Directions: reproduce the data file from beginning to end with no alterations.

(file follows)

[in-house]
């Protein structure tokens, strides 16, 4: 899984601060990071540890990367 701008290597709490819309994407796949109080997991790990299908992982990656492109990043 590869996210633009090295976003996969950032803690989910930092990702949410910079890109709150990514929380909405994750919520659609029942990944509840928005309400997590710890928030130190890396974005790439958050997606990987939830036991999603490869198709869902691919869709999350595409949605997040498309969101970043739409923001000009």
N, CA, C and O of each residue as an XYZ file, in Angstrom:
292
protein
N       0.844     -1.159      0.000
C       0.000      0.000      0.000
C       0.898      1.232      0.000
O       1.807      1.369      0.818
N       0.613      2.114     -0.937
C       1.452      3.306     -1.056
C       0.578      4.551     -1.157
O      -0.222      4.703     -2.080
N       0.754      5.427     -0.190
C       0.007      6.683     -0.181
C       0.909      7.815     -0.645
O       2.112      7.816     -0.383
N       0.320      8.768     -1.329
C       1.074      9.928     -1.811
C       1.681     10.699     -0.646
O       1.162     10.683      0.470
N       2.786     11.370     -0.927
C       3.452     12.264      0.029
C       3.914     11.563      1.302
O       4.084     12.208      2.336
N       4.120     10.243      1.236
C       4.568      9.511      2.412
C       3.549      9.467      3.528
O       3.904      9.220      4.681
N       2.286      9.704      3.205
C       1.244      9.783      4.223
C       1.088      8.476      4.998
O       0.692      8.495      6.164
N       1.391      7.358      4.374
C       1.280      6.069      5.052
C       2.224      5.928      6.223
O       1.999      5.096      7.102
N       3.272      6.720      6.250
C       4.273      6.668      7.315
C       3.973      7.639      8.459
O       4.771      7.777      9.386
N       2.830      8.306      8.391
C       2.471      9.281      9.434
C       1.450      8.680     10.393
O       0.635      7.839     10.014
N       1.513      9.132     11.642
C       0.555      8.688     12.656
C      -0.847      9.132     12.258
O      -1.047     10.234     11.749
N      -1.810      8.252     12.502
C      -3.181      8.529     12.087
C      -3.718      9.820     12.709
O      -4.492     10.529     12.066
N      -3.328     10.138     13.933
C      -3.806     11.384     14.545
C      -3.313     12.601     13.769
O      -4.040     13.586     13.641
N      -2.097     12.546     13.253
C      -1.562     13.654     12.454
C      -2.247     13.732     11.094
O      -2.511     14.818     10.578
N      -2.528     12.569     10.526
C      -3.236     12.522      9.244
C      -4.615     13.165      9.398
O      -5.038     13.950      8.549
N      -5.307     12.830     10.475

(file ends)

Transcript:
[in-house]
């Protein structure tokens, strides 16, 4: 899984601060990071540890990367 701008290597709490819309994407796949109080997991790990299908992982990656492109990043 590869996210633009090295976003996969950032803690989910930092990702949410910079890109709150990514929380909405994750919520659609029942990944509840928005309400997590710890928030130190890396974005790439958050997606990987939830036991999603490869198709869902691919869709999350595409949605997040498309969101970043739409923001000009």
N, CA, C and O of each residue as an XYZ file, in Angstrom:
292
protein
N       0.844     -1.159      0.000
C       0.000      0.000      0.000
C       0.898      1.232      0.000
O       1.807      1.369      0.818
N       0.613      2.114     -0.937
C       1.452      3.306     -1.056
C       0.578      4.551     -1.157
O      -0.222      4.703     -2.080
N       0.754      5.427     -0.190
C       0.007      6.683     -0.181
C       0.909      7.815     -0.645
O       2.112      7.816     -0.383
N       0.320      8.768     -1.329
C       1.074      9.928     -1.811
C       1.681     10.699     -0.646
O       1.162     10.683      0.470
N       2.786     11.370     -0.927
C       3.452     12.264      0.029
C       3.914     11.563      1.302
O       4.084     12.208      2.336
N       4.120     10.243      1.236
C       4.568      9.511      2.412
C       3.549      9.467      3.528
O       3.904      9.220      4.681
N       2.286      9.704      3.205
C       1.244      9.783      4.223
C       1.088      8.476      4.998
O       0.692      8.495      6.164
N       1.391      7.358      4.374
C       1.280      6.069      5.052
C       2.224      5.928      6.223
O       1.999      5.096      7.102
N       3.272      6.720      6.250
C       4.273      6.668      7.315
C       3.973      7.639      8.459
O       4.771      7.777      9.386
N       2.830      8.306      8.391
C       2.471      9.281      9.434
C       1.450      8.680     10.393
O       0.635      7.839     10.014
N       1.513      9.132     11.642
C       0.555      8.688     12.656
C      -0.847      9.132     12.258
O      -1.047     10.234     11.749
N      -1.810      8.252     12.502
C      -3.181      8.529     12.087
C      -3.718      9.820     12.709
O      -4.492     10.529     12.066
N      -3.328     10.138     13.933
C      -3.806     11.384     14.545
C      -3.313     12.601     13.769
O      -4.040     13.586     13.641
N      -2.097     12.546     13.253
C      -1.562     13.654     12.454
C      -2.247     13.732     11.094
O      -2.511     14.818     10.578
N      -2.528     12.569     10.526
C      -3.236     12.522      9.244
C      -4.615     13.165      9.398
O      -5.038     13.950      8.549
N      -5.307     12.830     10.475